Some 500 people, mostly students, marched in Asuncion, Paraguay, on June 17 to protest the presence of US troops in the country. The protesters marched along the Avenida Mariscal Lopez; they tried to reach the US embassy but were blocked by some 100 riot police. The marchers instead rallied at the intersection of two avenues, where they burned US flags and an effigy of US president George W. Bush and demanded the departure of US troops from Paraguay and Latin America. The protesters held signs reading “Yankees tapeho,” meaning “Yankees go home” in Guarani, the main indigenous language of Paraguay. Protests against the US troops are held on the 17th of every month; the June action was larger than usual because it coincided with the final day of the Paraguayan session of the Bolivarian People’s Congress, which began in Asuncion on June 13.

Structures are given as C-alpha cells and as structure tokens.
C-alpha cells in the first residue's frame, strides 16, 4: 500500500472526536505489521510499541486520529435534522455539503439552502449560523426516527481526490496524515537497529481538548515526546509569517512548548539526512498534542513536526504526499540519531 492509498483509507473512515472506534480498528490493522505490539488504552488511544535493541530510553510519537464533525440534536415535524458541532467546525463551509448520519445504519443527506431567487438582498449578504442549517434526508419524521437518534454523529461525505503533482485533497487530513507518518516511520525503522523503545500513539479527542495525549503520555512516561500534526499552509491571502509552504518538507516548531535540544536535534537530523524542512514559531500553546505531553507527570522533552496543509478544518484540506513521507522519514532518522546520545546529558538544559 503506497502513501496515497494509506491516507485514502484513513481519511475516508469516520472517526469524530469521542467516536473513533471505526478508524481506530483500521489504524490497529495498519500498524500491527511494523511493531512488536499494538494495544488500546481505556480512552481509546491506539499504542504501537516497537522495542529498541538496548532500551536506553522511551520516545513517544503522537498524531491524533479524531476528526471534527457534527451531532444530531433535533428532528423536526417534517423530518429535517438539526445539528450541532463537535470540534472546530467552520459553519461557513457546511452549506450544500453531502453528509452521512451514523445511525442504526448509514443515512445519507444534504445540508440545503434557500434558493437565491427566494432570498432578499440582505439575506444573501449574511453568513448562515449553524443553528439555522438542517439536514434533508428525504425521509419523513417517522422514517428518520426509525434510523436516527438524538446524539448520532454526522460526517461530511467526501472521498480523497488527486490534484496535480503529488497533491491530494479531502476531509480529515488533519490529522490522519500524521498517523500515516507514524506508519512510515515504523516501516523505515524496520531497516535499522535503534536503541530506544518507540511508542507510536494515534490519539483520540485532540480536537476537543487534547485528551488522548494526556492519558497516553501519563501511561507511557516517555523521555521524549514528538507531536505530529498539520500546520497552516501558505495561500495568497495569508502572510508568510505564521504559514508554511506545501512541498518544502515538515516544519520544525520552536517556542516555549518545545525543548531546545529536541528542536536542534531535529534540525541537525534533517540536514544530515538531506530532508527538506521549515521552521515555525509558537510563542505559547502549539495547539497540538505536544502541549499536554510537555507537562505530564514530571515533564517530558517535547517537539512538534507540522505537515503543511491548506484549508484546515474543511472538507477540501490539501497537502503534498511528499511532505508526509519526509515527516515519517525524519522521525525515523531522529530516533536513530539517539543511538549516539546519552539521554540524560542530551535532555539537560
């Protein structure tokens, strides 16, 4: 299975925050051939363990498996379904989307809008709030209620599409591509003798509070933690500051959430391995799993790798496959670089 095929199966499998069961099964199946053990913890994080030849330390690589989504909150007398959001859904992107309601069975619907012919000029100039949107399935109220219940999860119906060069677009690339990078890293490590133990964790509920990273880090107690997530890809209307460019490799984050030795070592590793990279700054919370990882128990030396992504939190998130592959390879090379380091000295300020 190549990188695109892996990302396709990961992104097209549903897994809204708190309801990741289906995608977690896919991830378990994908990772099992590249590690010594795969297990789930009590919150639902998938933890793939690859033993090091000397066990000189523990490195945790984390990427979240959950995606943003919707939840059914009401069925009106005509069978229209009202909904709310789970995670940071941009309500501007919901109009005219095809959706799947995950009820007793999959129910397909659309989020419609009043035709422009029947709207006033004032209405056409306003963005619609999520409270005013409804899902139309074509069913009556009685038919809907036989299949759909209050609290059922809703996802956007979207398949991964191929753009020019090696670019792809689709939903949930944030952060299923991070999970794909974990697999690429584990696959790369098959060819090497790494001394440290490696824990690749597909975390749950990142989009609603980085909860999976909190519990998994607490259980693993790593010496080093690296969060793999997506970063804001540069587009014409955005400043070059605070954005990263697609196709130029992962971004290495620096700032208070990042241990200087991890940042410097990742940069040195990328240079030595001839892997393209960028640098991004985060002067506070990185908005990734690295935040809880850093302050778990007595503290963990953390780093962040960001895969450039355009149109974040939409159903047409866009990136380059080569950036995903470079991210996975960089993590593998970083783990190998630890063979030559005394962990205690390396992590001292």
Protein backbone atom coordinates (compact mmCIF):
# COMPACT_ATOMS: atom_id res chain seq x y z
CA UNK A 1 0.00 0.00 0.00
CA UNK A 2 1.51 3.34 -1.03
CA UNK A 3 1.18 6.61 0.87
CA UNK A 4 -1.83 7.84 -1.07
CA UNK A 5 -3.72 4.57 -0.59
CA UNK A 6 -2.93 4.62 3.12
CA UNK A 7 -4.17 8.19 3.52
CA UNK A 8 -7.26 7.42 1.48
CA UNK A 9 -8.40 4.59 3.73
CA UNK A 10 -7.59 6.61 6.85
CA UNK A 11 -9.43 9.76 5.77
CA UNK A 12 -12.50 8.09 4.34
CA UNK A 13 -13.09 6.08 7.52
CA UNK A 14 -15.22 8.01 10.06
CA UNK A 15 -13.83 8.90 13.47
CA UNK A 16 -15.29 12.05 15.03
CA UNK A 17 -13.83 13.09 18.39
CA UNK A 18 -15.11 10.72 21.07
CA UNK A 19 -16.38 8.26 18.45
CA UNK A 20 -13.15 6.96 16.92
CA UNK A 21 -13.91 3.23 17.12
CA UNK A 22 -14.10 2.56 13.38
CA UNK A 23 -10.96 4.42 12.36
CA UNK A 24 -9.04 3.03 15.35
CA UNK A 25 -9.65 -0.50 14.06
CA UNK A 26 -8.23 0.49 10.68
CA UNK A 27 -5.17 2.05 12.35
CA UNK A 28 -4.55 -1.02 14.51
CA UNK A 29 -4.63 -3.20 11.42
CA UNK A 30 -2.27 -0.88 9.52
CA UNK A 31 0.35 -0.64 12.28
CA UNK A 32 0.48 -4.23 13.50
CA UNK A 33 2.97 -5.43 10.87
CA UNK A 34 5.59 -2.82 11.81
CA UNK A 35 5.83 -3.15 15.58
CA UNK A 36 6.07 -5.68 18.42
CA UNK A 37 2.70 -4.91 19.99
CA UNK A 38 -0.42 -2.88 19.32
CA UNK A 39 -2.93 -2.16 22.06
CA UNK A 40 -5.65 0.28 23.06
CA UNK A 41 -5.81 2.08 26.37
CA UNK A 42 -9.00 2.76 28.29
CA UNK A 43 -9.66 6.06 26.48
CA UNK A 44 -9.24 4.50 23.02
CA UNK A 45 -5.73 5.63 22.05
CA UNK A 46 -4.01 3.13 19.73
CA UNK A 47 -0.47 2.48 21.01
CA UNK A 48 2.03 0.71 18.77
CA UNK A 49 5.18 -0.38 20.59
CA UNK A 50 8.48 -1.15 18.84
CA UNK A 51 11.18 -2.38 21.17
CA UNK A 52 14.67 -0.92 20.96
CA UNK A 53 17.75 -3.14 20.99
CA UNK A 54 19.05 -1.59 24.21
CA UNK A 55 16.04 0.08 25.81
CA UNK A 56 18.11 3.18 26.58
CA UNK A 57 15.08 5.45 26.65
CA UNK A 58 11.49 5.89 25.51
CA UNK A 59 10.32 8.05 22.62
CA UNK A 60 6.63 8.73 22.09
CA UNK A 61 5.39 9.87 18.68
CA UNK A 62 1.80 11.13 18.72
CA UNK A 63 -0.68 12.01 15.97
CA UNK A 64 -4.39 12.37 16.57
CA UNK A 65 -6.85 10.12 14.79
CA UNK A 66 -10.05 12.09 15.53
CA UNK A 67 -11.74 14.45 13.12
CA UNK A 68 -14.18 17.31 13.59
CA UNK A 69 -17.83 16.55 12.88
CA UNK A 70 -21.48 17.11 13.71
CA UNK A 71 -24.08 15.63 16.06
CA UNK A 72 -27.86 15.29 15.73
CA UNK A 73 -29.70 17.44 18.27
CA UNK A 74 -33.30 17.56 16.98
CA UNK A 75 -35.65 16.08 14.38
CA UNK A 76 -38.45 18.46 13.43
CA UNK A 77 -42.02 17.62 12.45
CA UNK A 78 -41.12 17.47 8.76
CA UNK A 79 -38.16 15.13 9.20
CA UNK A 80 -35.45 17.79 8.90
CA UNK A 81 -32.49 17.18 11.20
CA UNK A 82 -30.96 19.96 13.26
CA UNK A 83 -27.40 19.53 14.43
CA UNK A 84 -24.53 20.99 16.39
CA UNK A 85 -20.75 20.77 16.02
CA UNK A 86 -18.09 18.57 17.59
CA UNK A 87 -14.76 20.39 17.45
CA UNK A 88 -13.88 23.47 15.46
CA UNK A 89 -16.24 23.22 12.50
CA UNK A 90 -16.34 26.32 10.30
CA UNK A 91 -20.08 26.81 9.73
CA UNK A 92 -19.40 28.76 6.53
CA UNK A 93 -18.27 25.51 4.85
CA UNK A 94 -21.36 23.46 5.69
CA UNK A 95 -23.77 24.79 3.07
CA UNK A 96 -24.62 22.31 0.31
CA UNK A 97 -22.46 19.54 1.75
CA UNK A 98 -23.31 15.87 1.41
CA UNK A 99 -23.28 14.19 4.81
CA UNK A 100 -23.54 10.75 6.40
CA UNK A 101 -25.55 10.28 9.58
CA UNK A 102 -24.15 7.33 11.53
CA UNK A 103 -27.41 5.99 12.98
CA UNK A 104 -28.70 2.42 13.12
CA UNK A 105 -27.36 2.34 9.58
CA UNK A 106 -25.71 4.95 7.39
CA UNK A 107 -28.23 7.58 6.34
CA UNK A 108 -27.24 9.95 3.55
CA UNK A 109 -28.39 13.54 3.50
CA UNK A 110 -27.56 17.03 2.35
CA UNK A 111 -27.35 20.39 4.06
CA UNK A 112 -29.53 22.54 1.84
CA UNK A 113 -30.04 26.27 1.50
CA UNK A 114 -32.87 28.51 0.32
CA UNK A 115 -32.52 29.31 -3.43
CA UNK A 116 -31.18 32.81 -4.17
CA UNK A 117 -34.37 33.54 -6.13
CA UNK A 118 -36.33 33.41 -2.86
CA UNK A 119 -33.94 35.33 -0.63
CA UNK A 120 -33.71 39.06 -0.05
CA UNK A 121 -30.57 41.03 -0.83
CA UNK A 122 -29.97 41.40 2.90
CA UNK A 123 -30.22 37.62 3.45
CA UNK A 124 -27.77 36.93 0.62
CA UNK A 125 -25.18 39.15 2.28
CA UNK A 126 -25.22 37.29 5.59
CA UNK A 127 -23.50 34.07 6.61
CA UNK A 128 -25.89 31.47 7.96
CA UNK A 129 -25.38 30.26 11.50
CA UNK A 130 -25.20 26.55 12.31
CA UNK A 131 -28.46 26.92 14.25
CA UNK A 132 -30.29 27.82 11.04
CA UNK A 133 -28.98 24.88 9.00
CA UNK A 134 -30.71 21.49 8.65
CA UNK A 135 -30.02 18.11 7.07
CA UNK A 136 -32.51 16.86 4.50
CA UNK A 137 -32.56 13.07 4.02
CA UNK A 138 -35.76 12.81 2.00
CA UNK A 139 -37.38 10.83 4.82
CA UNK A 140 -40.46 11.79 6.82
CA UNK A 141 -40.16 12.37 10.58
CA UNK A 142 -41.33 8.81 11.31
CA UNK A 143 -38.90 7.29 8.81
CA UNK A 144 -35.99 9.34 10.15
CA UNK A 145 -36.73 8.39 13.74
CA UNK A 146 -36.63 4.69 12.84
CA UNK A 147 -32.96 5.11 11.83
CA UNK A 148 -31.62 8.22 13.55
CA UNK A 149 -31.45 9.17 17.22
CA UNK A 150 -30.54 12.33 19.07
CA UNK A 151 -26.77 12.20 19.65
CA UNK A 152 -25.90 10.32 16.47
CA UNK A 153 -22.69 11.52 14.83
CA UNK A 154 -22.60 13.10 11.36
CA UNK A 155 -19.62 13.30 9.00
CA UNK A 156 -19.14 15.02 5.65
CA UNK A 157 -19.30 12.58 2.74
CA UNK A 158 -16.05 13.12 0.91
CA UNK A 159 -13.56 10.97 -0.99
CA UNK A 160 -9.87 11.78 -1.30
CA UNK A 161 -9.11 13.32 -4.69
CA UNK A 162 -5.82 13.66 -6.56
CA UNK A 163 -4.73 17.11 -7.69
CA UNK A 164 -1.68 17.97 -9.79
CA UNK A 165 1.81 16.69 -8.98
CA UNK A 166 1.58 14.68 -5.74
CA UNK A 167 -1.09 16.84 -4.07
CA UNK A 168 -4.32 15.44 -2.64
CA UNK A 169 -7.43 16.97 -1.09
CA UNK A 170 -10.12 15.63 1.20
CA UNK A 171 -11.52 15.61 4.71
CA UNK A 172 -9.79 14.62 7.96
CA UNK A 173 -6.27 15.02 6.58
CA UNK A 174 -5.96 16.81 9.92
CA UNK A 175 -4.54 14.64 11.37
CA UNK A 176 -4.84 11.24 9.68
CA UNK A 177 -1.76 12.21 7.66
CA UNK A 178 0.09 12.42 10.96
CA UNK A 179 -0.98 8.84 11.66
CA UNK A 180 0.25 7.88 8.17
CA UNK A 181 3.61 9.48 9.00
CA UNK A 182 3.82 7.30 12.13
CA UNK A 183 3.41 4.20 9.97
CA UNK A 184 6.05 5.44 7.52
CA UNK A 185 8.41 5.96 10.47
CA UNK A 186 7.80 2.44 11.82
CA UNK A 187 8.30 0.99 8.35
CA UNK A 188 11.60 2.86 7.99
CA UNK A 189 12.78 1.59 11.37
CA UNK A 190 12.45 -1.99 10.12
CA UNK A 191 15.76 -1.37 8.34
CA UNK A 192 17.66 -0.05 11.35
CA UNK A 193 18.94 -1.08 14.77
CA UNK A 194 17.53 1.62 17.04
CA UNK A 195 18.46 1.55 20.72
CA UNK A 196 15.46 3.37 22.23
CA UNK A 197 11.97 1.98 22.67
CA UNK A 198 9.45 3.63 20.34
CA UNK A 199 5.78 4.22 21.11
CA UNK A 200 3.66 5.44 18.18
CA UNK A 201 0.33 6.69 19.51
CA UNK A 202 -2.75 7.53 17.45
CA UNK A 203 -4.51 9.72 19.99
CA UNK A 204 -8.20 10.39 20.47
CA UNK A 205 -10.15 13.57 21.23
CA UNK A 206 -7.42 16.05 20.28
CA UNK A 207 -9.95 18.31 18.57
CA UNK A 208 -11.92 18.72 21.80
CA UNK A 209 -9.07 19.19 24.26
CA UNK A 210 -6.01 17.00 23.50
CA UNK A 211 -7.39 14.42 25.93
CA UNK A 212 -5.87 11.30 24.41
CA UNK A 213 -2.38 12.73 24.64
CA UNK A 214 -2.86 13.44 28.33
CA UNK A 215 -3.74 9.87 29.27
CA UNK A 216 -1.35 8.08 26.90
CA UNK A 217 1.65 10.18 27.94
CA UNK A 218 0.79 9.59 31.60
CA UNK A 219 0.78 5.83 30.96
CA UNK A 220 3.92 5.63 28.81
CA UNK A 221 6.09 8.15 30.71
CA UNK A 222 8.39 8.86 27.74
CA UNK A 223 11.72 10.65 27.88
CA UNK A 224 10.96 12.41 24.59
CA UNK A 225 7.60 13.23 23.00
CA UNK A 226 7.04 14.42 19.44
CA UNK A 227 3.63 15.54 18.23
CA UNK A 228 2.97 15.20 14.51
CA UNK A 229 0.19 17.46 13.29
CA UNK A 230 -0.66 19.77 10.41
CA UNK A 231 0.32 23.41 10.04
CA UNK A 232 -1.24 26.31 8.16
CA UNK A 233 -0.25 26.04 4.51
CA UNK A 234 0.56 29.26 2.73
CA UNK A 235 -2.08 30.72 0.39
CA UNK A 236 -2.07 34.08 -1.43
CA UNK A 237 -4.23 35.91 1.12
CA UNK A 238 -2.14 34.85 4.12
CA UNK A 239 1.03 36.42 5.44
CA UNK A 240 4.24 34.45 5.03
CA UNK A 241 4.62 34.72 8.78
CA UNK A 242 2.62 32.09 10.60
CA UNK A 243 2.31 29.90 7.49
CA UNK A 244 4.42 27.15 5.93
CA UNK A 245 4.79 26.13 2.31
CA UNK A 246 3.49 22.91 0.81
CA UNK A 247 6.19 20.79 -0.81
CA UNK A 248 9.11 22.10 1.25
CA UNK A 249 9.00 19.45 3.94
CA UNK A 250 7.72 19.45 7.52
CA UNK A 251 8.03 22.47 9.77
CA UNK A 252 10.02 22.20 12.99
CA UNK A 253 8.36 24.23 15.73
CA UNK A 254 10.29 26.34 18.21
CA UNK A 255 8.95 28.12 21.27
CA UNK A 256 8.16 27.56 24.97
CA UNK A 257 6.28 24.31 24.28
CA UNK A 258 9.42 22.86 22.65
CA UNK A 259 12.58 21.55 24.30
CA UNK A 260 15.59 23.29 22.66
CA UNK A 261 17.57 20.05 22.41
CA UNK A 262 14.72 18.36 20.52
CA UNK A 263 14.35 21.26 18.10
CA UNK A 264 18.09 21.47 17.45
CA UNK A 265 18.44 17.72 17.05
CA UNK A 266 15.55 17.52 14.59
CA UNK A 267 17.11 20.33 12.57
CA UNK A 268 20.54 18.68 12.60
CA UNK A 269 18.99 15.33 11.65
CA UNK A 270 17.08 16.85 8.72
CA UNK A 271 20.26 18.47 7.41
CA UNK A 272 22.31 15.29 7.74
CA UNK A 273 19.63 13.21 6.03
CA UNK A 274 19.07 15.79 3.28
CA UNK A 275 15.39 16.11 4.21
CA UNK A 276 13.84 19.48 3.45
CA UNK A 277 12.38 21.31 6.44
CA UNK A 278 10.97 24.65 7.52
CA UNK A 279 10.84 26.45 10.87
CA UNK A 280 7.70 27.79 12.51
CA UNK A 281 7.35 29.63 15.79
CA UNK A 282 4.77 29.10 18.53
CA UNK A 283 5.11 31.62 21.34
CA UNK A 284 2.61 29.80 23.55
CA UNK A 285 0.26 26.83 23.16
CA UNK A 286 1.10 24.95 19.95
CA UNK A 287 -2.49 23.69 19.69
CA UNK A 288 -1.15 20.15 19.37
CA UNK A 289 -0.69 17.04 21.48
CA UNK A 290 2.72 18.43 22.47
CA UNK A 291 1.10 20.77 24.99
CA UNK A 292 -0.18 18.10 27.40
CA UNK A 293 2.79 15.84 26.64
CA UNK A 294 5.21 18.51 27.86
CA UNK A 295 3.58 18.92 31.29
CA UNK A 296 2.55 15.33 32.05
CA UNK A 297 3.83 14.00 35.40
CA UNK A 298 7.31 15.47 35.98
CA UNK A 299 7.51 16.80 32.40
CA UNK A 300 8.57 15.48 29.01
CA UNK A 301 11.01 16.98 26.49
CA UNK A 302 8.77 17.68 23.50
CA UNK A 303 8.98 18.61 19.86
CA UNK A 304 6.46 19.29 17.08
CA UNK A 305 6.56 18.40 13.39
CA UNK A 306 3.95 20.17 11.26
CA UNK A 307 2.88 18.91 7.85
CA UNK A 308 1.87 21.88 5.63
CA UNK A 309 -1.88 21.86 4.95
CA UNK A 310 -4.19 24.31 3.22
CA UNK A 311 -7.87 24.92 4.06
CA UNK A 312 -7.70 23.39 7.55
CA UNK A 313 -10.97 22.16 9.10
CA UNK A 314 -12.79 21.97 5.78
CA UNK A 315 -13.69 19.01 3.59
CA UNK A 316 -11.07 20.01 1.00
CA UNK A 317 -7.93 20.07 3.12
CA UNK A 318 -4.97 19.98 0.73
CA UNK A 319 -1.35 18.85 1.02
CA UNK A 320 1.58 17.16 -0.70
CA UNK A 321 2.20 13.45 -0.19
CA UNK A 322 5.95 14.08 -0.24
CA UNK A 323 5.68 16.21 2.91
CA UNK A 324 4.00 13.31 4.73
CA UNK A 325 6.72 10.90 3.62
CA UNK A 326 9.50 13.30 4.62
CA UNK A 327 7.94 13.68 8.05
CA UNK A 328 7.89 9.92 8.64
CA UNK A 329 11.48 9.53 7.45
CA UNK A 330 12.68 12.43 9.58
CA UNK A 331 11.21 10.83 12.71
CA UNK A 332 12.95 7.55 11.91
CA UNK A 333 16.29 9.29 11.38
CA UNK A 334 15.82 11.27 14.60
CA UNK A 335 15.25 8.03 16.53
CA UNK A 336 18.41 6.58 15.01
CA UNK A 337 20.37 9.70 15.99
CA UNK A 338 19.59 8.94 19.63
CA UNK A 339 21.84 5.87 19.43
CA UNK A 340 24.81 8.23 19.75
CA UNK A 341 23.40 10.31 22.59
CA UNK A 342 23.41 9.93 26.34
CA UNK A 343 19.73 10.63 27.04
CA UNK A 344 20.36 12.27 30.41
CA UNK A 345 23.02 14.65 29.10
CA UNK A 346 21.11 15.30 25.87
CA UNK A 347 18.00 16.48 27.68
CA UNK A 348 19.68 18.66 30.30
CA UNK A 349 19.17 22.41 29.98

Last year President Nicanor Duarte gave permission for 400 US troops to be in Paraguay on 13 different missions between June 1, 2005, and Dec. 1, 2006. Congress ratified the decision in May 2005, provoking ongoing protests by student, grassroots, union and social organizations. (Congreso Bolivariano de los Pueblos, June 18 from EFE; La Gaceta, Tucuman, June 17 from DPA; AP , June 17)
From Weekly News Update on the Americas, June 18
See our last post on Paraguay.